The Court of Justice of the EU in its ruling on 1 July on the renewable energy support schemes upheld the existing EU legislation allowing separate national schemes. The case was widely debated and eagerly anticipated by the energy industry throughout the EU. It involves national renewables support schemes and their compatibility with the internal market. The origin of the case lies in Aland, a Finnish archipelago, where a company owns a wind farm and supplies electricity to Swedish companies. Based on the renewables support directive (2009/28/EC), Sweden introduced a national support scheme. Under this scheme, Sweden-based producers of electricity from renewables get certificates that they sell to distribution companies or consumers directly, from which they get additional income. This income compensates for higher investment costs involving green energy Consumers of electricity must hold a certain number of such “green certificates”, otherwise they need to pay a fee. The Aland-based (i.e. Finland-based) company asked Swedish authorities to issue the certificates for it, since Swedish consumers import electricity that it produces. Swedish authorities refused such request and the Swedish court, onto which the company appealed, asked the EU Court of Justice to rule whether the renewables support EU legislation does not violate the internal market. Now the Luxembourg-based court ruled that it does not. In its judgment it states that the Swedish support scheme is in line with the directive and that the directive does limit the internal market, allowing for certain discrimination. However, the Court stated, the discrimination is compensated by the higher public interest objective in the case, and that is environmental protection and fight against climate change. Separate national support schemes are therefore consistent with the internal market and can continue.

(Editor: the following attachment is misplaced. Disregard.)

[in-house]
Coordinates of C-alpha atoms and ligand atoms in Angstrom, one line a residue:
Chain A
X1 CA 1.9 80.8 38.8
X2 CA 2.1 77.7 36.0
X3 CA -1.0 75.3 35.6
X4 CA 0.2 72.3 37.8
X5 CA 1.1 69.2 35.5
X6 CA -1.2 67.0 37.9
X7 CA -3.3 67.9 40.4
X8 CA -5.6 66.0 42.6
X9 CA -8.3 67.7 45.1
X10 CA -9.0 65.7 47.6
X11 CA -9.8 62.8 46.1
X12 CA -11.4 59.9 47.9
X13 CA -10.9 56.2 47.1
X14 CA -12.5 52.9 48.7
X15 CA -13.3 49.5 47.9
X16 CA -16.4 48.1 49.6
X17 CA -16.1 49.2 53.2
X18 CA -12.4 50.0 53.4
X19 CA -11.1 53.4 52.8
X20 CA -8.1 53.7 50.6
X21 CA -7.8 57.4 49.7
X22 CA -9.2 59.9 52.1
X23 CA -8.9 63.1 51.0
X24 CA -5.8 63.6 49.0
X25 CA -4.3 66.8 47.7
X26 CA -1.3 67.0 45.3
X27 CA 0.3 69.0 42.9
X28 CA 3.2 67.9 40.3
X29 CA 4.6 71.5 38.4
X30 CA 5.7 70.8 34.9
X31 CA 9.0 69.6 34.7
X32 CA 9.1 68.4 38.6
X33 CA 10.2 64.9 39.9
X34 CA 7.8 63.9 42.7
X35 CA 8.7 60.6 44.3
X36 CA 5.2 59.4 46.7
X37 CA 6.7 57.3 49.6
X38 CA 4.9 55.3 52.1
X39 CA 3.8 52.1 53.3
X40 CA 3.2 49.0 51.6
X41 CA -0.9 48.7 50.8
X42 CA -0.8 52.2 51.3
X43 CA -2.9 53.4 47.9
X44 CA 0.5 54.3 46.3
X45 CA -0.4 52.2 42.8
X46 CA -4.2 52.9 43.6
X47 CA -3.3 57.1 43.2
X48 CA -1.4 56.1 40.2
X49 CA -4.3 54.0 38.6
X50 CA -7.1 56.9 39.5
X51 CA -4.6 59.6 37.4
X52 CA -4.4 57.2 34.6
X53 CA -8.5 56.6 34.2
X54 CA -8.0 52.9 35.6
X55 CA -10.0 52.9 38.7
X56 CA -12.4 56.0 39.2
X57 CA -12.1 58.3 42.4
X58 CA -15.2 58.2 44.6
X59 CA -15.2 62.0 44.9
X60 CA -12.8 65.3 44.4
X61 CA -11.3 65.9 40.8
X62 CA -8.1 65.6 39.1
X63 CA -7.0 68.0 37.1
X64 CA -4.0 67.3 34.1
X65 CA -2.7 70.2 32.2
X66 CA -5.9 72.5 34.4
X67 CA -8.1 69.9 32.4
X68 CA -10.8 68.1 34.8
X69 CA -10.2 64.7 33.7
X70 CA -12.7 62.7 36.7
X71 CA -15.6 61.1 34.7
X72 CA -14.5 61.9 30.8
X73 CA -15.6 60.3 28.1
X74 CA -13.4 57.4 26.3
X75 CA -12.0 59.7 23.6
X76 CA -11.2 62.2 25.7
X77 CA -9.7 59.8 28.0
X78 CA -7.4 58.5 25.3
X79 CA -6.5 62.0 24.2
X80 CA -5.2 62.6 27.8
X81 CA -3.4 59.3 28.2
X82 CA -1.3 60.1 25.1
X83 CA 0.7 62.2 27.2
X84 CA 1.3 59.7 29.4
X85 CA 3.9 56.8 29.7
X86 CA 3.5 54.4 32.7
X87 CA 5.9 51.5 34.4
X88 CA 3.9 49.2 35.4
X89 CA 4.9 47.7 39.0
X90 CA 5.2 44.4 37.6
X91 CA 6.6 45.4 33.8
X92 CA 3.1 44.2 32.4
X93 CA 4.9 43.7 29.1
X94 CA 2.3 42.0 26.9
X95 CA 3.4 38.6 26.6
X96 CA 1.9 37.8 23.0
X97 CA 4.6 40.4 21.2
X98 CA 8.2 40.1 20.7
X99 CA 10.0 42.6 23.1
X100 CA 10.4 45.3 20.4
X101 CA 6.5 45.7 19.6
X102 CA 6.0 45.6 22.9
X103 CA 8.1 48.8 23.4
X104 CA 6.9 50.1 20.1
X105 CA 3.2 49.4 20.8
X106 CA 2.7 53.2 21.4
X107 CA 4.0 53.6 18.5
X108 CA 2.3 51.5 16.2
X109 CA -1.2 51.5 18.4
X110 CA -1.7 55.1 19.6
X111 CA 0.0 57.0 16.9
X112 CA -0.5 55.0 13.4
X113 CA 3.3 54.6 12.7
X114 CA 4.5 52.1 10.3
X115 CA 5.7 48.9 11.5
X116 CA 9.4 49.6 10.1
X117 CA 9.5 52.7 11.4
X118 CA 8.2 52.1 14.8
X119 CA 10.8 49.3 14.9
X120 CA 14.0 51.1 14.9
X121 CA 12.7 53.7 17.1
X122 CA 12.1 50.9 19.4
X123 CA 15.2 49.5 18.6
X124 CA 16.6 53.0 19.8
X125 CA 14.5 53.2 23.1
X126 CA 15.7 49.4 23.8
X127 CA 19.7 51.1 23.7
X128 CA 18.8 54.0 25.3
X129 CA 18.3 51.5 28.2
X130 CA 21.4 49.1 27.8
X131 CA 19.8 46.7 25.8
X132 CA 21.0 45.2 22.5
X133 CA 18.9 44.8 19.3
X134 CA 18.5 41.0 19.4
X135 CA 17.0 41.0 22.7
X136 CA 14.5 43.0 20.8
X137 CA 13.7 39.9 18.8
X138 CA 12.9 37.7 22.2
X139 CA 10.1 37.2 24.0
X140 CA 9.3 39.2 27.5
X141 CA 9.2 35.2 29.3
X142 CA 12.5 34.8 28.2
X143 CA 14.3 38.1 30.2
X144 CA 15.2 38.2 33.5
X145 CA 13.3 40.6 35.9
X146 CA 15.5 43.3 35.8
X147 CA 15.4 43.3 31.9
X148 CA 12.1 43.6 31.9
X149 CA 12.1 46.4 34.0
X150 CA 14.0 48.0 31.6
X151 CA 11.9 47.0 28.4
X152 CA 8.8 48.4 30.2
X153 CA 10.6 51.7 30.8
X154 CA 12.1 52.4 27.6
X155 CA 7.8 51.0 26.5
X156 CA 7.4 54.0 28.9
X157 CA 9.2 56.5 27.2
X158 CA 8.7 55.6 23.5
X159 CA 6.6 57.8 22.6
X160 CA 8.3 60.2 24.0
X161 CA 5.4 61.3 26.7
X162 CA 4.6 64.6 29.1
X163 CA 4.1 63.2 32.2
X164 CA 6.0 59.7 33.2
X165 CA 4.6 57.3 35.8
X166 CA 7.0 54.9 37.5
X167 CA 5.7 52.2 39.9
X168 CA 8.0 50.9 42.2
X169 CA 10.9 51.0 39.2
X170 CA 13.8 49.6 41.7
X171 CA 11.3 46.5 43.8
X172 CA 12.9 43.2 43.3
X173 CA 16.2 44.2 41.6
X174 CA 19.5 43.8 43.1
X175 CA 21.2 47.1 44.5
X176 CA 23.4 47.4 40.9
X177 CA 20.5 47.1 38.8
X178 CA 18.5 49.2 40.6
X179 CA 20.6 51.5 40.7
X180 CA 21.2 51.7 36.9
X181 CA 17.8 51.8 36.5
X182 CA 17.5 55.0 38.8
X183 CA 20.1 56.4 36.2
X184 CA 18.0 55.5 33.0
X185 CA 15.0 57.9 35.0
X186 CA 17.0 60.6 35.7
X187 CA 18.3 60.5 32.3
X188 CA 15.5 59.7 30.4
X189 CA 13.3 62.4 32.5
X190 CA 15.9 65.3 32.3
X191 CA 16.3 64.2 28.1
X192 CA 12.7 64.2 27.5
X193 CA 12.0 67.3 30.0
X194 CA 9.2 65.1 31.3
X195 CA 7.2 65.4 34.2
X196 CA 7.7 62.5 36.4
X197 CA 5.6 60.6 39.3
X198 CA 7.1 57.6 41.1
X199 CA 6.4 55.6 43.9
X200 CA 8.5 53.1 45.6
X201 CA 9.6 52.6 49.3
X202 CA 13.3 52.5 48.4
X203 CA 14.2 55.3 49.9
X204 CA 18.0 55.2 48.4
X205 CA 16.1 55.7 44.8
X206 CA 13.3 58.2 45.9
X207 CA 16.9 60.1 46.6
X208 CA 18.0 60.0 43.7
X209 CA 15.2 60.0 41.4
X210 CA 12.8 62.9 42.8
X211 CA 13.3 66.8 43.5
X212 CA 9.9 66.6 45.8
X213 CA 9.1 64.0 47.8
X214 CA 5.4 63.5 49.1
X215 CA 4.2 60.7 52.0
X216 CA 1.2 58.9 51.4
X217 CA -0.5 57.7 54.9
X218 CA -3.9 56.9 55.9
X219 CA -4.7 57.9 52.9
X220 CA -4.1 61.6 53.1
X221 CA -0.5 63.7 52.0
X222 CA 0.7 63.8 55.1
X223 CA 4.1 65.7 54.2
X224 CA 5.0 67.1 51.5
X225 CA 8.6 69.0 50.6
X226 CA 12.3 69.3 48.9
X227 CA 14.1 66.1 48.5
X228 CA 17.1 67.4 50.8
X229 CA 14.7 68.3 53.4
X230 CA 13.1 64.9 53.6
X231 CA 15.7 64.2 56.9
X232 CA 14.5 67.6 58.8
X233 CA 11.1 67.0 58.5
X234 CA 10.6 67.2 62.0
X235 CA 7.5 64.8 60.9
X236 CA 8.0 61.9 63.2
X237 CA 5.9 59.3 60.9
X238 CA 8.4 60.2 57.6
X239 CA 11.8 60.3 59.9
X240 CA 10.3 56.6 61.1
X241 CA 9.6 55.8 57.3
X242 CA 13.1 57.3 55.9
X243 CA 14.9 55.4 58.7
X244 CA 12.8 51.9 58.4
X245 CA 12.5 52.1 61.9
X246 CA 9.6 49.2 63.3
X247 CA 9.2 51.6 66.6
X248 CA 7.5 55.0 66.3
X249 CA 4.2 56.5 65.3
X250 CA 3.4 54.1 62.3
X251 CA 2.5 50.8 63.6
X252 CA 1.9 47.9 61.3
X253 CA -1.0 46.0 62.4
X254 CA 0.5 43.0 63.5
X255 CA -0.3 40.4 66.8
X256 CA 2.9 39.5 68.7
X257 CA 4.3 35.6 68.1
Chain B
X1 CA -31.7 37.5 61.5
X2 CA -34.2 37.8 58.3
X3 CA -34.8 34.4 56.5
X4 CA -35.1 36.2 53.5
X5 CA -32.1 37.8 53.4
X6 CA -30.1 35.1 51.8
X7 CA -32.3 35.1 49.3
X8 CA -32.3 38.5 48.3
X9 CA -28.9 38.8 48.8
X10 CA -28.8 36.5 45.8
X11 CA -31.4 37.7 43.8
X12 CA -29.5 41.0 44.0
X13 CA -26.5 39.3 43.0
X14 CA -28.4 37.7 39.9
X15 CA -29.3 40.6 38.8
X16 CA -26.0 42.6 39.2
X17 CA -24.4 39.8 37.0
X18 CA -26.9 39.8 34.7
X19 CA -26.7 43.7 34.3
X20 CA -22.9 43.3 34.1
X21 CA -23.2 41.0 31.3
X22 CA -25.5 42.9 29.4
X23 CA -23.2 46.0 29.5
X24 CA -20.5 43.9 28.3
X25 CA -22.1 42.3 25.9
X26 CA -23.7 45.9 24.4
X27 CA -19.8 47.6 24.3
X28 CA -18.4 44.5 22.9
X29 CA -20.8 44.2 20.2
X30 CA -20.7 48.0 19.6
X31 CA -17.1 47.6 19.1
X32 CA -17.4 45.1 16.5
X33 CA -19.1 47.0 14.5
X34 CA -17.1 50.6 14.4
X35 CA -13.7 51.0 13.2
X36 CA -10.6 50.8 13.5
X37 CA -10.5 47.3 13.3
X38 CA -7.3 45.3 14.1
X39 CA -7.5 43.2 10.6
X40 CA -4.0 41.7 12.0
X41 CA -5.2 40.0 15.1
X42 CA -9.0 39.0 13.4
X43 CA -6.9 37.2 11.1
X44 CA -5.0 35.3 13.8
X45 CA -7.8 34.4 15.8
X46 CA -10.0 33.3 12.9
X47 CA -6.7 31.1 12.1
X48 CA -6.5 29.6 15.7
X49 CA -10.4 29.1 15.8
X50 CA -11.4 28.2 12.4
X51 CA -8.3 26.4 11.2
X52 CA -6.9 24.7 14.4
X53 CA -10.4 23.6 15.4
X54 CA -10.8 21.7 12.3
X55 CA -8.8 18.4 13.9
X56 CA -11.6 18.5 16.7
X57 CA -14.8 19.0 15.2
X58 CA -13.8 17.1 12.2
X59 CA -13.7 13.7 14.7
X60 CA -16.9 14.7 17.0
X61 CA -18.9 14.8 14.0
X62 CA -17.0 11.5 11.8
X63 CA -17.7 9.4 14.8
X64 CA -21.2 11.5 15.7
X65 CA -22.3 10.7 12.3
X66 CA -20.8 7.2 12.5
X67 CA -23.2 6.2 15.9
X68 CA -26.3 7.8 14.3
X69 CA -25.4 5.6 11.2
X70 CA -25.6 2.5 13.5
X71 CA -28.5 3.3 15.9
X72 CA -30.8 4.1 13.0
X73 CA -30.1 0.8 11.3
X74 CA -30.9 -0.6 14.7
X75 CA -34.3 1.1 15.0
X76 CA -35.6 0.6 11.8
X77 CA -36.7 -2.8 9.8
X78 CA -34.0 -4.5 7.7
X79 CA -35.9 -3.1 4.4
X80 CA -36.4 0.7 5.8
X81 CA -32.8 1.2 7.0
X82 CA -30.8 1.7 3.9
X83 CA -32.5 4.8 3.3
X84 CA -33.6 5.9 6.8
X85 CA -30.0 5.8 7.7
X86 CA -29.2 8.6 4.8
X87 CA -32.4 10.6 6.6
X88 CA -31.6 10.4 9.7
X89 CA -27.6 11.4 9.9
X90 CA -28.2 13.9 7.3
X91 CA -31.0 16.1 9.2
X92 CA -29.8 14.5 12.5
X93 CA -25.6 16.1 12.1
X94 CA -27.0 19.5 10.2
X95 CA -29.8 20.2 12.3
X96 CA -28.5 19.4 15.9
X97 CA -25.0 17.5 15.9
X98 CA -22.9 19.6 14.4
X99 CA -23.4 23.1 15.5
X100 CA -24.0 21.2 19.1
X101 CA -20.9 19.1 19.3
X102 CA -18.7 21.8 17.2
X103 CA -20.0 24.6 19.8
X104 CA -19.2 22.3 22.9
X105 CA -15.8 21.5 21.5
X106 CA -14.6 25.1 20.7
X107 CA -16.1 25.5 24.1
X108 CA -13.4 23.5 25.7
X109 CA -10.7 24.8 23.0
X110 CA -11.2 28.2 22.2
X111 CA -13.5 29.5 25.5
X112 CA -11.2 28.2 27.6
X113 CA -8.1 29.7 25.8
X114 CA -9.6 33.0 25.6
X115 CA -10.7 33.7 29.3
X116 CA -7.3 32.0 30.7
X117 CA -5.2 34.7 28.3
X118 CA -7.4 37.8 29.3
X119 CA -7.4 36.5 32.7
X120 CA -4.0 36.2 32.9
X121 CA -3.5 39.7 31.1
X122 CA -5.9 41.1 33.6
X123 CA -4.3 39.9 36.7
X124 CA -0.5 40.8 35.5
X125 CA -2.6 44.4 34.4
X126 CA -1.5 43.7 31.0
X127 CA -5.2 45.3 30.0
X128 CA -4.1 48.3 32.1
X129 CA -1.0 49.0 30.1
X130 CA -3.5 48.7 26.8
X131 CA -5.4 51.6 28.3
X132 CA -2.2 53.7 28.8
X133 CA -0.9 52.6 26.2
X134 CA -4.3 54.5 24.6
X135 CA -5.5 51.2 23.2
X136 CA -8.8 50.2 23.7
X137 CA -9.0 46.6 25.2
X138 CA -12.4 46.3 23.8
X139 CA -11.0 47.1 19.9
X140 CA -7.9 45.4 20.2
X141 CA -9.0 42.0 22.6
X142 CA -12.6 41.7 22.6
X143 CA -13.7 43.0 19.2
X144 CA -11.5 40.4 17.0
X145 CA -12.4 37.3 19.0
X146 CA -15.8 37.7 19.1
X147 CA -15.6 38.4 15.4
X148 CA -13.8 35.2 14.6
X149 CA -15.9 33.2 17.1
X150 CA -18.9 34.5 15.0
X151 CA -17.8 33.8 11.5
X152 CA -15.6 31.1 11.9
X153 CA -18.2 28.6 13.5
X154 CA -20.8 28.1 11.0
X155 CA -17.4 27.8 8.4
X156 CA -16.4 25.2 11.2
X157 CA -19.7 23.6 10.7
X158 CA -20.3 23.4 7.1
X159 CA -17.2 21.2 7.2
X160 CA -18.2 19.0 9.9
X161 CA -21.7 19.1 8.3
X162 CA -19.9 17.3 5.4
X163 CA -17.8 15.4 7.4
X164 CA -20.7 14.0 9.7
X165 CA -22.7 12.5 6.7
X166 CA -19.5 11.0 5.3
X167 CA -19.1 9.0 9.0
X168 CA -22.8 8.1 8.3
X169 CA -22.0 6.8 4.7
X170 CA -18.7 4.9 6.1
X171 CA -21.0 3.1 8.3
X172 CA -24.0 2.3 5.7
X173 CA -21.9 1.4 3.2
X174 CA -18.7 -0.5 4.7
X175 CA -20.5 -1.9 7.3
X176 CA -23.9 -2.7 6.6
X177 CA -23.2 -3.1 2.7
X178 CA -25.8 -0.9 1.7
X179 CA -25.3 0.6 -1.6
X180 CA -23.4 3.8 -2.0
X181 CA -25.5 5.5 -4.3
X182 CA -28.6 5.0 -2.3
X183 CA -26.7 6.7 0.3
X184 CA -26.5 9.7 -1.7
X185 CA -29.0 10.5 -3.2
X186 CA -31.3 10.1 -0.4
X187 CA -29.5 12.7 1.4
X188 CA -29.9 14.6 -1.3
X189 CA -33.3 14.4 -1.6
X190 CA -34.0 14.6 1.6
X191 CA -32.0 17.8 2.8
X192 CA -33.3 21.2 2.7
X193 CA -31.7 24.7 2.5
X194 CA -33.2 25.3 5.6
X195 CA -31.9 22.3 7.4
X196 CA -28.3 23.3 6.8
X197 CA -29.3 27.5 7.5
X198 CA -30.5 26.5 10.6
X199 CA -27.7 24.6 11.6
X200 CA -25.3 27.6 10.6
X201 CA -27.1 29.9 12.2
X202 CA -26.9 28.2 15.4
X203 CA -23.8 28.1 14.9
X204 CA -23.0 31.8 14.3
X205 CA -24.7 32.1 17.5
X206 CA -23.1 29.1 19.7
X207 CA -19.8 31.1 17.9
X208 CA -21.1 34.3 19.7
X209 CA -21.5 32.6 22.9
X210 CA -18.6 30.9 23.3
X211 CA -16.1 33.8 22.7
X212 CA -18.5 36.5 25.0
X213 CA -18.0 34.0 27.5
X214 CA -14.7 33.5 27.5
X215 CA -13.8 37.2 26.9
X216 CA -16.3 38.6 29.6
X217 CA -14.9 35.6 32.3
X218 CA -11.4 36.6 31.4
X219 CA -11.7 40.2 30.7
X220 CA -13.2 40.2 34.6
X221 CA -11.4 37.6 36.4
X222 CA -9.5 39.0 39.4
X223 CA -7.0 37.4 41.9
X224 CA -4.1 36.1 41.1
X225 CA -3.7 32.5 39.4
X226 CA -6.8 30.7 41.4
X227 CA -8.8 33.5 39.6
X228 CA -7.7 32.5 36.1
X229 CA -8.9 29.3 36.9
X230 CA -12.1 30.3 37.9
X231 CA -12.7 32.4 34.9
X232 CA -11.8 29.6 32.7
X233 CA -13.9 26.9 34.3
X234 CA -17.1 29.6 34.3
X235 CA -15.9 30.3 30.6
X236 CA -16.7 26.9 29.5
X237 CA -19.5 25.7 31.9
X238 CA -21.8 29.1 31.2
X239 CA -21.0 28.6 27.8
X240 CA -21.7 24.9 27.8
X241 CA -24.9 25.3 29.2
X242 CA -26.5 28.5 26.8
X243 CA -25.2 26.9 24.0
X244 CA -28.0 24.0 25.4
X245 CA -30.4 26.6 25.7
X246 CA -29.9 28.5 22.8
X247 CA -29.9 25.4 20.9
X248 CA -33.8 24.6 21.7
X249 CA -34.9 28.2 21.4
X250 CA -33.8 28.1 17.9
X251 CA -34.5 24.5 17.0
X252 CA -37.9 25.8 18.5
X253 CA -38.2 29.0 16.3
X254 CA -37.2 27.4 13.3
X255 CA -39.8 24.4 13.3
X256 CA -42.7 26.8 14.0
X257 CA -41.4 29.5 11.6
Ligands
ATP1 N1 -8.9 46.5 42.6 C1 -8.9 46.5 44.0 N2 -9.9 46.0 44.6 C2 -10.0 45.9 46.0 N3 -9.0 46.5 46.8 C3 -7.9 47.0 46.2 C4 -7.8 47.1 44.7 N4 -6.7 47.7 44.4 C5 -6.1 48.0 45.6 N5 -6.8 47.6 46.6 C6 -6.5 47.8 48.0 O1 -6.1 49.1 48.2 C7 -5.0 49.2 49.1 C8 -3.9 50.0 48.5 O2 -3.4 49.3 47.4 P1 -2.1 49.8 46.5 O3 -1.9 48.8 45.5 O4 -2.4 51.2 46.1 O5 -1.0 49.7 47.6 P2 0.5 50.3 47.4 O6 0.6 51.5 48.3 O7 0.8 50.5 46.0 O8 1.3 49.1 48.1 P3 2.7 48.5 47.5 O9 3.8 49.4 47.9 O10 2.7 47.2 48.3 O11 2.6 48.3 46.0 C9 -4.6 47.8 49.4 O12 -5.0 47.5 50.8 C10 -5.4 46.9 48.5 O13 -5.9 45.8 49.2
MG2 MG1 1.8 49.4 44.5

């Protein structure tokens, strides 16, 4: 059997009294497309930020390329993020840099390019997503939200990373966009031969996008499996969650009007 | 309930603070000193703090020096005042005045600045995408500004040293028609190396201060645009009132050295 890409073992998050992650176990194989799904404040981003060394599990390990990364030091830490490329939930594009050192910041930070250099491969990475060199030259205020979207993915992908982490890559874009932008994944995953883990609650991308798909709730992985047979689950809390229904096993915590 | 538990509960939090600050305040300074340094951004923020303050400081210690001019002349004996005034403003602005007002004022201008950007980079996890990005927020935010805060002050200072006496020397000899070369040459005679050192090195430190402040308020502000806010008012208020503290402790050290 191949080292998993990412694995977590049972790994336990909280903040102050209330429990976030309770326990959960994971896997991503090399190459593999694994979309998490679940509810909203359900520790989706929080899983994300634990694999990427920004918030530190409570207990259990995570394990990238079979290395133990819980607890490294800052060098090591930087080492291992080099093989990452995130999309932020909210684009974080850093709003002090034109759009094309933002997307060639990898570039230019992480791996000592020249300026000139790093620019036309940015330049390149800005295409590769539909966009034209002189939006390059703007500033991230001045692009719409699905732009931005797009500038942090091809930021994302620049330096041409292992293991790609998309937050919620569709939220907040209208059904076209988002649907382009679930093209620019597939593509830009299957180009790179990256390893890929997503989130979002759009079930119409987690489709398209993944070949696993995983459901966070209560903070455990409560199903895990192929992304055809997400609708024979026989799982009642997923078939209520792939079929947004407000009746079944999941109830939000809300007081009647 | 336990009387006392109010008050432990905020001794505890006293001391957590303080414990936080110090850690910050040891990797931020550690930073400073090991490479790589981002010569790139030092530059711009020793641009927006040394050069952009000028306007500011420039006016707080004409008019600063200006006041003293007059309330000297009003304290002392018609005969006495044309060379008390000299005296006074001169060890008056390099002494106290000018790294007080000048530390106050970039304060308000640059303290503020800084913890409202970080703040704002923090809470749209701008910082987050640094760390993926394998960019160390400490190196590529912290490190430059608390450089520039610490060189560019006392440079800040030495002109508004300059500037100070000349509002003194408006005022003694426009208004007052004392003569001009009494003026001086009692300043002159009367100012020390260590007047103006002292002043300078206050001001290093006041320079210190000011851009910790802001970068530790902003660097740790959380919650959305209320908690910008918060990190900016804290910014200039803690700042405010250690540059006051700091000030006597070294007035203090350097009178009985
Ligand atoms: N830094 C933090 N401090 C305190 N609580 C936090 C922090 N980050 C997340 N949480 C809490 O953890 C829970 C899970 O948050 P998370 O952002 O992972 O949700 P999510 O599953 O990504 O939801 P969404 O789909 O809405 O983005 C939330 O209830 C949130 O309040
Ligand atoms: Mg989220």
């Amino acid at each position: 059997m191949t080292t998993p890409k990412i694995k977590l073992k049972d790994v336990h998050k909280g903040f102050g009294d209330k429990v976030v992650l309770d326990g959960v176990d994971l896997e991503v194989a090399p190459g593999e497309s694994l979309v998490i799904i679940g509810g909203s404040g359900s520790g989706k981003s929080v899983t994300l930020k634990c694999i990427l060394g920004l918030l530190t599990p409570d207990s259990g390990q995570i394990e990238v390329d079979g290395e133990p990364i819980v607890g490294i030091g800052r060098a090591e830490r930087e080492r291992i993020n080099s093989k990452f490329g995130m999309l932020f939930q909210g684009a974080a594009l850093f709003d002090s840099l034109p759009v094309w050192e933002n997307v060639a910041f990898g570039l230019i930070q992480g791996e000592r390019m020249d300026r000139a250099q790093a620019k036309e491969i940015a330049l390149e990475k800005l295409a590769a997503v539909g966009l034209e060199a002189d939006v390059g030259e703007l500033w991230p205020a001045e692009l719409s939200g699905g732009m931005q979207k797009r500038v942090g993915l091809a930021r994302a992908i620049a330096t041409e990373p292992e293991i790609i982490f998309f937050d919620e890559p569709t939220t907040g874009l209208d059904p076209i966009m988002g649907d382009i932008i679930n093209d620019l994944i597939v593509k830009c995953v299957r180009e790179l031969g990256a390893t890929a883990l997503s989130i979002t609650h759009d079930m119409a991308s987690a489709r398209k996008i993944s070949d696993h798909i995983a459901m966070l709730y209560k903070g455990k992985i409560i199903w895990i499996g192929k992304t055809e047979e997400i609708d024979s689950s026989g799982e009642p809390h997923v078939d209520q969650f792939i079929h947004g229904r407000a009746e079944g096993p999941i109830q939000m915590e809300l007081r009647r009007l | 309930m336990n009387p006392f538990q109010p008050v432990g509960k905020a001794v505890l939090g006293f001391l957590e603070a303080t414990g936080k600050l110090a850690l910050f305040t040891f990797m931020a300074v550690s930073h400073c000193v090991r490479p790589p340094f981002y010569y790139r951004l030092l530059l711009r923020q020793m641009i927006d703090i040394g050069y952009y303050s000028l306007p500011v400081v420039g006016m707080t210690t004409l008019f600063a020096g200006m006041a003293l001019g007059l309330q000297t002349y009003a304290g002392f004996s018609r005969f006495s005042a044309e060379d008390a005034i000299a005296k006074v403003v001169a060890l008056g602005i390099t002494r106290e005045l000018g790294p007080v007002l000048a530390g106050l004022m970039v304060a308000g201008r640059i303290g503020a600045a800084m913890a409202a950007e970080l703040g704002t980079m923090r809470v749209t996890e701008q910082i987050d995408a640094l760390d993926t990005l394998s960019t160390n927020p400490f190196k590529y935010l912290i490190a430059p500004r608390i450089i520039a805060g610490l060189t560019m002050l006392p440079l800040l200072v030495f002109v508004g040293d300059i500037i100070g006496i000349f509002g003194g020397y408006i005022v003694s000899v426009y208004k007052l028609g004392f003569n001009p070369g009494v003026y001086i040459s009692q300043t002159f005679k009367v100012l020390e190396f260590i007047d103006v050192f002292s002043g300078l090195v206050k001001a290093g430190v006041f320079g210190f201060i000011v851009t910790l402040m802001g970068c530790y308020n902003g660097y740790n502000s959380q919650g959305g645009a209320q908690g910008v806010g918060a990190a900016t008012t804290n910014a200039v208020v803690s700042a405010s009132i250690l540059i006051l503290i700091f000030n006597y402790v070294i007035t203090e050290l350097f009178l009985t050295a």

19th June 2018